Resilience

Winterisation by Jean Bleakney

‘Winterisation’ subtly weaves the processes of preparing for winter and steeling oneself for news of bereavement.

The Hour is Come by Louisa Lawson

‘The Hour is Come’ offers a heroic view of womanhood and celebrates those who are willing to fight for their rights and beliefs.

Amethyst Beads by Eavan Boland

‘Amethyst Beads’ by Eavan Boland alludes to Greek mythology and the suffering of a child, Persephone, after she was separated from her mother, Demeter.

A Long Journey by Musaemura Zimunya

‘A Long Journey’ by Musaemura Zimunya is based on the changes that came to Rhodesia, a small country in southern Africa, after British colonial rule. The speaker explores the positive changes and the negative.

Elegy V: His Picture by John Donne

‘Elegy V’ by John Donne is addressed to the poet’s lover. He asks her to accept him when he returns, despite the fact that he’s going to look and act differently.

I have never seen “Volcanoes”

‘I have never seen “Volcanoes”’ by Emily Dickinson is a clever, complex poem that compares humans and their emotions to a volcano’s eruptive power.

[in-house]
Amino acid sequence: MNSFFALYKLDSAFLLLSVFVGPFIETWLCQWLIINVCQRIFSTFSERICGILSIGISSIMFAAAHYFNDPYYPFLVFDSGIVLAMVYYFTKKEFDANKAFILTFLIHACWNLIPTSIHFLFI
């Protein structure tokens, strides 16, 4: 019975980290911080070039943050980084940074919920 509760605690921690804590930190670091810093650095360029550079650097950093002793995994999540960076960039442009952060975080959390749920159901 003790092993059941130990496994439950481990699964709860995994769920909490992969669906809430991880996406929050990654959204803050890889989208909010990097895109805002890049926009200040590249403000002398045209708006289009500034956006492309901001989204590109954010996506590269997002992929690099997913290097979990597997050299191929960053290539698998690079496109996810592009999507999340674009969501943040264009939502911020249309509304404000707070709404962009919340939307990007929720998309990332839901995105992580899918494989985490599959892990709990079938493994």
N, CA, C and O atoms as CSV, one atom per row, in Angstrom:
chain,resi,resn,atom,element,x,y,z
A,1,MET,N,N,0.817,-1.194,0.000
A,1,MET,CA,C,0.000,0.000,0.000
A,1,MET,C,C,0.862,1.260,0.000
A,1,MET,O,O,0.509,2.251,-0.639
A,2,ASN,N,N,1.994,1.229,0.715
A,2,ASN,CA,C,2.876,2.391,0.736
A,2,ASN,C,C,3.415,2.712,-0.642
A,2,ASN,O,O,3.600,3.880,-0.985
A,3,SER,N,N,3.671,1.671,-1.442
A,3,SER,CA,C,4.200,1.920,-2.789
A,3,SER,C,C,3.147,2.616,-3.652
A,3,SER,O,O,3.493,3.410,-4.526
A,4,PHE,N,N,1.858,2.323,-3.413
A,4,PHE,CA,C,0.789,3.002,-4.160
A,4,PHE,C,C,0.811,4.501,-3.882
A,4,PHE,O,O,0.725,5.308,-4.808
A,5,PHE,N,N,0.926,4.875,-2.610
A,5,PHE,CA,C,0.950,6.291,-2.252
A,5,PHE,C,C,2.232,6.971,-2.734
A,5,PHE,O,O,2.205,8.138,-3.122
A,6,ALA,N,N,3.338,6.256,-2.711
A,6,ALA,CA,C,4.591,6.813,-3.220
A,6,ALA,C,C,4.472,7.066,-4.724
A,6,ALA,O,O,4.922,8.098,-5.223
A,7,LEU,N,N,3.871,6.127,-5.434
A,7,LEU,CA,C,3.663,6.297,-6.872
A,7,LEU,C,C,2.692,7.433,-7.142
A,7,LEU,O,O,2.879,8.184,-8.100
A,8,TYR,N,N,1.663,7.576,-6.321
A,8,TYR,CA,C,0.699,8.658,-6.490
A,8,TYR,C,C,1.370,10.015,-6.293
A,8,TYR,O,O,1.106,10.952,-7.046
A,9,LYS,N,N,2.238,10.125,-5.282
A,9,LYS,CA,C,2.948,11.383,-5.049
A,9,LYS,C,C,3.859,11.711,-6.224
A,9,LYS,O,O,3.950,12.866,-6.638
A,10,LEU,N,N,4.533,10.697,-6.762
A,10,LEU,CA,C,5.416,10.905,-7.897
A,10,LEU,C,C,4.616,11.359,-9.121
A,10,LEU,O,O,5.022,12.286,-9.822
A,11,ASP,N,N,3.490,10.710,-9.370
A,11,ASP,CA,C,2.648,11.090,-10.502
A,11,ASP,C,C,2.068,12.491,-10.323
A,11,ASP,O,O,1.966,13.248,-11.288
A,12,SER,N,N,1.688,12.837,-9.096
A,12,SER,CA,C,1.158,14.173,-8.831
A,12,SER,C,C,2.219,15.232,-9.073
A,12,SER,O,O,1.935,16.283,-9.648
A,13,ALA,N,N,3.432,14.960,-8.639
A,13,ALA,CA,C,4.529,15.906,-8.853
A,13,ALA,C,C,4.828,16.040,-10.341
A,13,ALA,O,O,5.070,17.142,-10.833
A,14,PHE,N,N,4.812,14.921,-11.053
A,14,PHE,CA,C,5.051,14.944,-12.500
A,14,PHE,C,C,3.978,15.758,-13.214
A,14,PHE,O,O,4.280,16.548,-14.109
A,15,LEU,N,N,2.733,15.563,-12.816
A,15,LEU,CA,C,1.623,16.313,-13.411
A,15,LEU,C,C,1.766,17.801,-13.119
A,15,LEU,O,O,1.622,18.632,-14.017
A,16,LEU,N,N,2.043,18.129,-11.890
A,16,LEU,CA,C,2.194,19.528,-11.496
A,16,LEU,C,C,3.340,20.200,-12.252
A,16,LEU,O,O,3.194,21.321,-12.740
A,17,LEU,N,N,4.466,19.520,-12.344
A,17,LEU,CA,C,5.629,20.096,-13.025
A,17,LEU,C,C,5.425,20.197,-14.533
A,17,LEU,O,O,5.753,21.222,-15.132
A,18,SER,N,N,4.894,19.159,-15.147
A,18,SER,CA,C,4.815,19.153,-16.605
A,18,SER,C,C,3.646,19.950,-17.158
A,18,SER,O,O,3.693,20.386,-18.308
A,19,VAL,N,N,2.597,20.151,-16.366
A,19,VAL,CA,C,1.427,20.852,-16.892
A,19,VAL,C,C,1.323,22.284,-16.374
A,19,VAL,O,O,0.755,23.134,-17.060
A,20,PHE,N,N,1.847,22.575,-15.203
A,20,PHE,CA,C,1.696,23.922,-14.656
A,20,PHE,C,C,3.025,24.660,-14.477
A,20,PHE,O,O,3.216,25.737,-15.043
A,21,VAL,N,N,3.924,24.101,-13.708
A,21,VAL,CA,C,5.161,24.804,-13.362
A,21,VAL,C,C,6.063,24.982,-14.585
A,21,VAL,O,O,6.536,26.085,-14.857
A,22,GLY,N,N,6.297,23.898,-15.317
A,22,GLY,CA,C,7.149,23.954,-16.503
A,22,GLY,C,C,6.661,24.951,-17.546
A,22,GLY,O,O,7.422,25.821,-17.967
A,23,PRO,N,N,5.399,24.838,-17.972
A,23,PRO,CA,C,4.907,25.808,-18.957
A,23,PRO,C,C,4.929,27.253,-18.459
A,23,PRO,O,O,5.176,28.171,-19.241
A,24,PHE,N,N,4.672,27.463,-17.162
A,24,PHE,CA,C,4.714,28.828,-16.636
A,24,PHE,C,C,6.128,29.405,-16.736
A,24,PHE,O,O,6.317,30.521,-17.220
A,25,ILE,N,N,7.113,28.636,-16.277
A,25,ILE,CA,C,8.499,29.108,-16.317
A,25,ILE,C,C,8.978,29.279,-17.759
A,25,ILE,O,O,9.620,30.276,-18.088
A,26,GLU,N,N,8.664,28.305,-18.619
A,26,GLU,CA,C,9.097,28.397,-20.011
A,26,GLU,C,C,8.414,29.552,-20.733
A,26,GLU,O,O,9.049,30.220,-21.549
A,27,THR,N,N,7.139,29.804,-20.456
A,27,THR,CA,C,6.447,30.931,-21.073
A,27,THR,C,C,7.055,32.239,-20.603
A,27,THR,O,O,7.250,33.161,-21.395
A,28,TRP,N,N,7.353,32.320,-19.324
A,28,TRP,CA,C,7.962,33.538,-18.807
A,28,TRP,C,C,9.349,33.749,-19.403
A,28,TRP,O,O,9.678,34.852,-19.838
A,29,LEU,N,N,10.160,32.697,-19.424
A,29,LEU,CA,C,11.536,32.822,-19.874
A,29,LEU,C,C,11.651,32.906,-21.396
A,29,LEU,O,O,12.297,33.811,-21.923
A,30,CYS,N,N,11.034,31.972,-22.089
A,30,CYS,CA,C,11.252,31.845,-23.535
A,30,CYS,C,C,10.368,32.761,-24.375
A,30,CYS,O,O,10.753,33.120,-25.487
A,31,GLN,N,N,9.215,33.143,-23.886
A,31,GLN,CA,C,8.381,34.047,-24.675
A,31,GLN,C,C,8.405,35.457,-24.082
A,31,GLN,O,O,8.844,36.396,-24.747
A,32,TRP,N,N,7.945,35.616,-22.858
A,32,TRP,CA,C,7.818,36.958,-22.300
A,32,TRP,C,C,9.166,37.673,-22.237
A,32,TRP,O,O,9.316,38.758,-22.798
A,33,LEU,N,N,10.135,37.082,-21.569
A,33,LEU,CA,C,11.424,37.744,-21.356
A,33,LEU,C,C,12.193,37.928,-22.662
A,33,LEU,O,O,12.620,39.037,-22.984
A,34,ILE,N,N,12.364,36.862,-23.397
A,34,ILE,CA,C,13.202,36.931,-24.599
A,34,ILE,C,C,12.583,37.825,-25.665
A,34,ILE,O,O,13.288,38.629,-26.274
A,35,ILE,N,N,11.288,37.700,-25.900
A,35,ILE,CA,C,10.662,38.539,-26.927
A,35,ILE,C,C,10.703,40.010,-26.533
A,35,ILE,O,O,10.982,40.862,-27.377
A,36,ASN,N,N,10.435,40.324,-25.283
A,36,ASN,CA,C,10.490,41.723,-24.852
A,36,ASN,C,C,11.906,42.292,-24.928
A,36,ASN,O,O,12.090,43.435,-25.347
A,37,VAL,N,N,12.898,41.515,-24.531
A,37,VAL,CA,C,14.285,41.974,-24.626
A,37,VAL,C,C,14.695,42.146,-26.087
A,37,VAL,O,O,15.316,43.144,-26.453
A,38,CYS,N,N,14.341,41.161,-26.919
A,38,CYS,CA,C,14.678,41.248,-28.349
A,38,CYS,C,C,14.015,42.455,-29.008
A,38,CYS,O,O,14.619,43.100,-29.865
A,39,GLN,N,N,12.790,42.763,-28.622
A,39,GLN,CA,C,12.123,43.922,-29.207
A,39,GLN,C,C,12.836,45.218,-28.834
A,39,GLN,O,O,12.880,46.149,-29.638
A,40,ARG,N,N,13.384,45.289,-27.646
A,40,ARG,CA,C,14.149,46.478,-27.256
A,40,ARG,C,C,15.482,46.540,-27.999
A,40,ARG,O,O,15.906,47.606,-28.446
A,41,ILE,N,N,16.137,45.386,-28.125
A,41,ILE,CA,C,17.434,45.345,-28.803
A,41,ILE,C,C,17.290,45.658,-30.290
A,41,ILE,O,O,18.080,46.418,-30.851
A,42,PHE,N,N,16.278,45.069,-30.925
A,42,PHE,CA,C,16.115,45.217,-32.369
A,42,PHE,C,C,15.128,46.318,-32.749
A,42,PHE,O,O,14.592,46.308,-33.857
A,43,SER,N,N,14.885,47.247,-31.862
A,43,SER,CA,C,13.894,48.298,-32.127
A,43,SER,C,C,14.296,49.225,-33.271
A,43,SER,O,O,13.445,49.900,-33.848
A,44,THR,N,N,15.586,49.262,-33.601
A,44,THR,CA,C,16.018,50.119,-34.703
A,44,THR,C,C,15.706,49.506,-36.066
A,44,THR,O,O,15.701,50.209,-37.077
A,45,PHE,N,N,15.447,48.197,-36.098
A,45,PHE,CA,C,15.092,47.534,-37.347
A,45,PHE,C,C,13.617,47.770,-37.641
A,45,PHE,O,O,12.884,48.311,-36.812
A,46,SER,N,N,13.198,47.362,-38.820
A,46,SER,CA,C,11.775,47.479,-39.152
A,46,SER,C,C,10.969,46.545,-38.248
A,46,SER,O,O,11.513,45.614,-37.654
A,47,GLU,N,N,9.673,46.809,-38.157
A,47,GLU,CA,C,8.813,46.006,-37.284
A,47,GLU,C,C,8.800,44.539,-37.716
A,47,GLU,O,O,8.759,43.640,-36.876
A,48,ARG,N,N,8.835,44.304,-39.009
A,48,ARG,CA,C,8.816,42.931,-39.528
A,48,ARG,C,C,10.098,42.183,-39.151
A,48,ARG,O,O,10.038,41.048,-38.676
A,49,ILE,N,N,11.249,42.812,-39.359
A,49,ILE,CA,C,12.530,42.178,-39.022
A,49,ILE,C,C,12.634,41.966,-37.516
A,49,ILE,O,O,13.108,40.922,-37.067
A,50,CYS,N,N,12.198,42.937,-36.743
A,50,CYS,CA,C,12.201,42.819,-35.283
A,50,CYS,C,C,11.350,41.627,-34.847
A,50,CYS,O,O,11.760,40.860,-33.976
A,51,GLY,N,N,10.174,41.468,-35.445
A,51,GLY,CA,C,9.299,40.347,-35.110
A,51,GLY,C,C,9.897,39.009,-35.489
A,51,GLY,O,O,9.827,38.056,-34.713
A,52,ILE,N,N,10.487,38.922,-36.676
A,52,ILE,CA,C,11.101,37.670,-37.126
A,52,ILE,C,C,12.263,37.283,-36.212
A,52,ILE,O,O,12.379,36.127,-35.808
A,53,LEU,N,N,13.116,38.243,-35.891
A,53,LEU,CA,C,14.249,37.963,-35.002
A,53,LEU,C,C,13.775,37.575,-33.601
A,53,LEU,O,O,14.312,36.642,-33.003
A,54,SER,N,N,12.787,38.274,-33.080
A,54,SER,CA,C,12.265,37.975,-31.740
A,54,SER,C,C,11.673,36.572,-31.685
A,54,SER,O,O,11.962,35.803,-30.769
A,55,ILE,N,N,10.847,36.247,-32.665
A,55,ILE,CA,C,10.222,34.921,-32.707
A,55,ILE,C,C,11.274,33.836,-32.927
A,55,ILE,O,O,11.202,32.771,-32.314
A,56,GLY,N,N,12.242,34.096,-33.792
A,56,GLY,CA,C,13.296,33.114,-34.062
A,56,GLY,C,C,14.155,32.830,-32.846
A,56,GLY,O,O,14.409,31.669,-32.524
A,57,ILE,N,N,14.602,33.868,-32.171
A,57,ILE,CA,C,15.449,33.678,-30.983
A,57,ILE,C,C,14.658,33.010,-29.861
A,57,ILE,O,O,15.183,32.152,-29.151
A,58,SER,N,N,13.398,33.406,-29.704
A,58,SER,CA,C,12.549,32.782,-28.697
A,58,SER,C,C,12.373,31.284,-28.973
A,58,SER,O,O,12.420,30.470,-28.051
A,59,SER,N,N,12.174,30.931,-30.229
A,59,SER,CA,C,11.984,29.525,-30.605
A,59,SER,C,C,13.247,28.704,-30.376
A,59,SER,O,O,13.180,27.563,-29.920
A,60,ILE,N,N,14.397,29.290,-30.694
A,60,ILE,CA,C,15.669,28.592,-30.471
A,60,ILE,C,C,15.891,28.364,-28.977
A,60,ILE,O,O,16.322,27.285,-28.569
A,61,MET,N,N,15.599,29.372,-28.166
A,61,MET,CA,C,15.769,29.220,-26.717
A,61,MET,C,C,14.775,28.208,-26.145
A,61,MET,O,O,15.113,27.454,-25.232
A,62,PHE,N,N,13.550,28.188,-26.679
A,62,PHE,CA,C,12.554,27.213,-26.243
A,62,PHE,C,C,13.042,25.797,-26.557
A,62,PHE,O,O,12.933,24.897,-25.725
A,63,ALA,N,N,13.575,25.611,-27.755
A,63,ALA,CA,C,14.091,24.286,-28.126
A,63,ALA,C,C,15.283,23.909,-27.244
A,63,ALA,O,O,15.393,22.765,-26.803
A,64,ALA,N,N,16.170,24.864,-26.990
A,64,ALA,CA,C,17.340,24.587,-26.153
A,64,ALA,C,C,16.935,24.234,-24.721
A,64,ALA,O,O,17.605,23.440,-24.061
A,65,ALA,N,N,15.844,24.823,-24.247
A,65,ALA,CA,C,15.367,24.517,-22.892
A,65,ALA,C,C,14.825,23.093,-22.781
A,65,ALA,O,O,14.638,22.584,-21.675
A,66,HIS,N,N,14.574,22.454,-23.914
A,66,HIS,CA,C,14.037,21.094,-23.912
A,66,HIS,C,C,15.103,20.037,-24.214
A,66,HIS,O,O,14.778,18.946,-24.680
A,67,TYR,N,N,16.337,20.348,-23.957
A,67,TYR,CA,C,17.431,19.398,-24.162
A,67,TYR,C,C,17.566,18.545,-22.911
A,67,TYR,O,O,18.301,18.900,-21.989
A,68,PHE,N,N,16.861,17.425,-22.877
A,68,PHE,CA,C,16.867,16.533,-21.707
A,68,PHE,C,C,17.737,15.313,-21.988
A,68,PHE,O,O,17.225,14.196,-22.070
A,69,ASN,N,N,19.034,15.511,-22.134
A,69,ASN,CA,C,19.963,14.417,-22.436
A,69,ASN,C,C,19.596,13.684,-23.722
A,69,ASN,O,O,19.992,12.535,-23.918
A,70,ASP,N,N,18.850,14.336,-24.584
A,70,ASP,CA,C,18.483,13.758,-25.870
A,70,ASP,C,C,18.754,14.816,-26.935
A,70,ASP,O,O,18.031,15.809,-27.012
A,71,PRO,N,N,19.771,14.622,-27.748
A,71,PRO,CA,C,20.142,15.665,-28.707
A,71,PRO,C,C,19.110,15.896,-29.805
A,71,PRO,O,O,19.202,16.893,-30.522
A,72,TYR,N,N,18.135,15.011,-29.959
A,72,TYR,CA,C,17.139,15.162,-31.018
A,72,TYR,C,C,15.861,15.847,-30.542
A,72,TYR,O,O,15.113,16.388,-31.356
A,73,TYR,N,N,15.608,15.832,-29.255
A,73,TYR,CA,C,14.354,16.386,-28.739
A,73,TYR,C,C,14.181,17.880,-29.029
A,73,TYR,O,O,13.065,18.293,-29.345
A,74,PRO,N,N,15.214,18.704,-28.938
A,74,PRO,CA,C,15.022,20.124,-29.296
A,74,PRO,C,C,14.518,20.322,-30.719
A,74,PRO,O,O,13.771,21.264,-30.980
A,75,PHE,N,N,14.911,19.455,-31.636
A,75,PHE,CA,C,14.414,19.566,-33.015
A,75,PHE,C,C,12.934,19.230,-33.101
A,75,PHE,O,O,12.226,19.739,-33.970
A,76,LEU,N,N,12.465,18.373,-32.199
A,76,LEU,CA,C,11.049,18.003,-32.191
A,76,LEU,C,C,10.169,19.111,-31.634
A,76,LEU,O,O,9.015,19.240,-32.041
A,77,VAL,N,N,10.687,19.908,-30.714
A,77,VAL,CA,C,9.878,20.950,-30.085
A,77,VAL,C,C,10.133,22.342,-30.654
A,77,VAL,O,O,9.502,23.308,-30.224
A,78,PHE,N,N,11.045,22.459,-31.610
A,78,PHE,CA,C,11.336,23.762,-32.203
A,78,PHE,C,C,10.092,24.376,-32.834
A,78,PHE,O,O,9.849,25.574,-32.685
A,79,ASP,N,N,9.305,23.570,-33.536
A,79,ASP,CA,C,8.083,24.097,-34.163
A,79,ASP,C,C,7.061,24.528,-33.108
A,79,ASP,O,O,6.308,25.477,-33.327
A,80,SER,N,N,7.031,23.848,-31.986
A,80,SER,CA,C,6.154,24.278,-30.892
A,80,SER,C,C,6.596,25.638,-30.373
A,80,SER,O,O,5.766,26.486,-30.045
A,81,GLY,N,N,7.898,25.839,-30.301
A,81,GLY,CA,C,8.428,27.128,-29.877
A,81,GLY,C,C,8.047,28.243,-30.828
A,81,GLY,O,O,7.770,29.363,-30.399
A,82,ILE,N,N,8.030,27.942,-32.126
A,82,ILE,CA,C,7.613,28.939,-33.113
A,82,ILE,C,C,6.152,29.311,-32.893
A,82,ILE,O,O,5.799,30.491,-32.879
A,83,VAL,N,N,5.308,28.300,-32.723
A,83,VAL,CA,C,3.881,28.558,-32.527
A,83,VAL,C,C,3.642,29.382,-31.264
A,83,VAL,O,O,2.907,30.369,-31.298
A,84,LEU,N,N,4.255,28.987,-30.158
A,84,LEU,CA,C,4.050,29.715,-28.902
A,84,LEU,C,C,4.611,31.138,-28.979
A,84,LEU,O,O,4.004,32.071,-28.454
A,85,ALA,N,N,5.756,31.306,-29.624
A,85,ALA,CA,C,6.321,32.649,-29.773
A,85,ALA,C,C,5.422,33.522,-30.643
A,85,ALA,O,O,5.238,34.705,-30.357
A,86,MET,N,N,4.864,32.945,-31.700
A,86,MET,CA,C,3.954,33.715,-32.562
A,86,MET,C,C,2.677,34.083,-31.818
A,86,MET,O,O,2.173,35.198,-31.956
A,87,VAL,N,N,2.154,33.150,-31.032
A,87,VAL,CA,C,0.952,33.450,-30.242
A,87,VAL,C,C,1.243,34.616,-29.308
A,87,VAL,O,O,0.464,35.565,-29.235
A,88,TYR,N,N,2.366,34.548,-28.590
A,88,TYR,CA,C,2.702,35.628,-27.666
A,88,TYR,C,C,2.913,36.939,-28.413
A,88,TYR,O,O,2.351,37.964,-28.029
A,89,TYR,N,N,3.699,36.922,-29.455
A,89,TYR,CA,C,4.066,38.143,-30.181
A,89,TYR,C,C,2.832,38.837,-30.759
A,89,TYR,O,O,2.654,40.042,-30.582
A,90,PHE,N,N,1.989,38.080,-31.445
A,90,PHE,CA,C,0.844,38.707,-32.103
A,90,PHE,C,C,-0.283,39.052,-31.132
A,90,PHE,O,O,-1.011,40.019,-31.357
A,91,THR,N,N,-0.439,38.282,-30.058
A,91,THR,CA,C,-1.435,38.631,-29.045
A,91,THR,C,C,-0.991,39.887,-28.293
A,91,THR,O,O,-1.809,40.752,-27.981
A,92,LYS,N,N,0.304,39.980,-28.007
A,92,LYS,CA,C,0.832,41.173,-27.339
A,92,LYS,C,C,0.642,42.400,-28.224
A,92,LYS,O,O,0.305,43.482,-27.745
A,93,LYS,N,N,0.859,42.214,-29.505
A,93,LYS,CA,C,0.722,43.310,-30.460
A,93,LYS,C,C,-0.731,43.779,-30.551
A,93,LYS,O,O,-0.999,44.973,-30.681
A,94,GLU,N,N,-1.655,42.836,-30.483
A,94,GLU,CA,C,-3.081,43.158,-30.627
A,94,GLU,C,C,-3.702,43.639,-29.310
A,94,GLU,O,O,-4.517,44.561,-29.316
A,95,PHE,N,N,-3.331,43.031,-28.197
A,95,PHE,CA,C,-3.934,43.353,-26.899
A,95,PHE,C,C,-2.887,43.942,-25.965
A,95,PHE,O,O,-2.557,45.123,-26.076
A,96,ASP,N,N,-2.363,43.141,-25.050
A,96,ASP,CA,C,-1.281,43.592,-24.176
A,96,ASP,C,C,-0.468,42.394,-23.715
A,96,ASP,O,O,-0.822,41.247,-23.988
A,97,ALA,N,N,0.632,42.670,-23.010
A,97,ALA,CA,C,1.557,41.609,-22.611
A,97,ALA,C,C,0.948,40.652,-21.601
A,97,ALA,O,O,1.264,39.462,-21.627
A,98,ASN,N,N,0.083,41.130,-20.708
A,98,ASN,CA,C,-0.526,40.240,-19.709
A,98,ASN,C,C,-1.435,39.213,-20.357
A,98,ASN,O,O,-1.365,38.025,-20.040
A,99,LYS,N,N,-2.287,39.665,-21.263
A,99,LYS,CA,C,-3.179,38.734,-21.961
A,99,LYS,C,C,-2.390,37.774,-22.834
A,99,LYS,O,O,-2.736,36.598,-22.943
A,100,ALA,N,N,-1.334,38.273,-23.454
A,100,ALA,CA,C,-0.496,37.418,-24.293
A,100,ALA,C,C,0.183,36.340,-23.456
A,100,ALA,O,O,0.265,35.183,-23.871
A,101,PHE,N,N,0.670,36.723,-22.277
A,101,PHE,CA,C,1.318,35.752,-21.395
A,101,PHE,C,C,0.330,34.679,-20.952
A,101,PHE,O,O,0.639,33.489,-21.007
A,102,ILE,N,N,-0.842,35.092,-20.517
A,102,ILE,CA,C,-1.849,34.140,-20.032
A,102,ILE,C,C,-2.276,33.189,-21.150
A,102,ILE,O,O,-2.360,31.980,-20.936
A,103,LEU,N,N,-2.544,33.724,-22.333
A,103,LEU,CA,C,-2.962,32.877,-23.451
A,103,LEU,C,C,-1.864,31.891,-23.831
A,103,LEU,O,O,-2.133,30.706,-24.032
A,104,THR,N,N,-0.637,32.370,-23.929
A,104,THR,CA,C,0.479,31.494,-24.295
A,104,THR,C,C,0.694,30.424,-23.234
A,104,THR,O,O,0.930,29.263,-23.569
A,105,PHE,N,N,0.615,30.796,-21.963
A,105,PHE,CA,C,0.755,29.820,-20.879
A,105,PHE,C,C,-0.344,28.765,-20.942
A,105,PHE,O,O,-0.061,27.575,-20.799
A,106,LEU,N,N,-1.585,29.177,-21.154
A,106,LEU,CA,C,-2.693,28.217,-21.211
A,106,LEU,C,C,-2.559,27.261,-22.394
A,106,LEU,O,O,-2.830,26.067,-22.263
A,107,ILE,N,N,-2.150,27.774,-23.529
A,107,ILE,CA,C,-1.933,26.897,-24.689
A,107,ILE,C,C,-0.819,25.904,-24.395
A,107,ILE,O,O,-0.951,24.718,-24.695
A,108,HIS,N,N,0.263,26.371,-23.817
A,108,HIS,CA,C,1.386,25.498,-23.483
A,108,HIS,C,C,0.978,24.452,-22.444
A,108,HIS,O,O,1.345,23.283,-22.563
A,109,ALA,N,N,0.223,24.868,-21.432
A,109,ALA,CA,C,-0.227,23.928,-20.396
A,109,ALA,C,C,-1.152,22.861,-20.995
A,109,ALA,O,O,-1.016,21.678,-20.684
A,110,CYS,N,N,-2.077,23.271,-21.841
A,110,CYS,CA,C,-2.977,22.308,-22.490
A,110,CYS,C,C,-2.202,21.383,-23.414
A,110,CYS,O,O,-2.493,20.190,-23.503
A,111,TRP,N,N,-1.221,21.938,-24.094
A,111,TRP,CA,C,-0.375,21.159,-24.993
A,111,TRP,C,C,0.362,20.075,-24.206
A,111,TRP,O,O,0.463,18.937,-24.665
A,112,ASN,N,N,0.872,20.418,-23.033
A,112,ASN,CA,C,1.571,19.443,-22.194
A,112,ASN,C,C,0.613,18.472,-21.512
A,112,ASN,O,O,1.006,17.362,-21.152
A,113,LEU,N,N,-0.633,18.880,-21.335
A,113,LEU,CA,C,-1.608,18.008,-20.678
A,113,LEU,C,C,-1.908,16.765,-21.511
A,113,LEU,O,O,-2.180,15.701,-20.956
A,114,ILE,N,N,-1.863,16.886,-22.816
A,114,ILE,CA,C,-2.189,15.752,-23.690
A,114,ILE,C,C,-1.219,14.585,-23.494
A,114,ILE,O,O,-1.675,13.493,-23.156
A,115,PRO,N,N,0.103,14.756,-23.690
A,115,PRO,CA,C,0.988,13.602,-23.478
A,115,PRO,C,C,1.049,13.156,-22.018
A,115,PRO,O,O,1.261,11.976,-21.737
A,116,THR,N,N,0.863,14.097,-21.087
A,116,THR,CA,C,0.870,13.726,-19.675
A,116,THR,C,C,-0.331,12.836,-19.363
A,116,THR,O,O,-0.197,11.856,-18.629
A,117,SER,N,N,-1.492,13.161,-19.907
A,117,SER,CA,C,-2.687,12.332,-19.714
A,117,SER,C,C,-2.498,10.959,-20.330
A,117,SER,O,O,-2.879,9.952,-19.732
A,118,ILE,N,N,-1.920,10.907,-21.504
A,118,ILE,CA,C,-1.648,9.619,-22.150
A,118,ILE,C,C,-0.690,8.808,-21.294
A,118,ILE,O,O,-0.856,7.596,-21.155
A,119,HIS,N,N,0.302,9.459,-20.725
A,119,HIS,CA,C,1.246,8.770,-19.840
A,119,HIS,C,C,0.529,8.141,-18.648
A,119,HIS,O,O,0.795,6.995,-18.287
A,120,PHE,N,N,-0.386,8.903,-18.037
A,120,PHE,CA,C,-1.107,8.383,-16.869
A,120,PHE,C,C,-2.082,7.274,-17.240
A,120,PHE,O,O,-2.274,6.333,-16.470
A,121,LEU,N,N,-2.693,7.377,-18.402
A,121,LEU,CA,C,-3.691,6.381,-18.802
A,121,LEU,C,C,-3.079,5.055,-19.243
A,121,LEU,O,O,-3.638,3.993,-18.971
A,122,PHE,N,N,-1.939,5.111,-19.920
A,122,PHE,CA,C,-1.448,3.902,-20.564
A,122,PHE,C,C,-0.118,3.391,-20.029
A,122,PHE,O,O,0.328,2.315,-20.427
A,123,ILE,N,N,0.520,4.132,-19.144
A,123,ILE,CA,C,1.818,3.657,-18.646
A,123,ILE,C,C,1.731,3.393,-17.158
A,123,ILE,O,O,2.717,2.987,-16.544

I have a Bird in spring

‘I have a Bird in spring’ by Emily Dickinson is dedicated to a close friendship poet was concerned about losing. It uses an extended metaphor created through zoomorphism. 

I did not reach Thee

‘I did not reach Thee’ by Emily Dickinson is a complex poem about a speaker’s journey through life. She expresses both optimism and hesitation in the face of her death and attempts to reach God. 

Blackberrying by Sylvia Plath

‘Blackberrying’ by Sylvia Plath explores decaying and flourishing life and human mortality. It was published in 1971 in Crossing the Water, after the poet’s death.

Australia 1970 by Judith Wright

‘Australia 1970’ by Judith Wright speaks on the changing landscape of Australia in the 1970s. It promotes a version of Australia that is fierce, wild, and dangerous just like the animals that have always lived within its boundaries.

Seal by Gillian Clarke

‘Seal’ by Gillian Clarke depicts motherhood. Specifically, the poet chose to describe the experience through the relationship between a mother and a baby seal.

I’m “wife” – I’ve finished that

‘I’m “wife” – I’ve finished that’ by Emily Dickinson explores independence and womanhood. The poet depicts an unmarried woman and contrasts her with a wife.

The Rights of Women by Anna Lætitia Barbauld

‘The Rights of Women’ by Anna Lætitia Barbauld is a proto-feminist poem that intones the power that a woman might have if she resists social law and rises up to take control over the world.

Caged Bird by Maya Angelou

‘Caged Bird’, or ‘I Know Why the Caged Bird Sings’ as the poem is sometimes referred to, by Maya Angelou, is arguably one of the most moving and eye-opening poems ever written.

Discover and learn about the greatest poetry, straight to your inbox

Start Your Perfect Poetry Journey

The Best-Kept Secrets of Poetry

Discover and learn about the greatest poetry ever straight to your inbox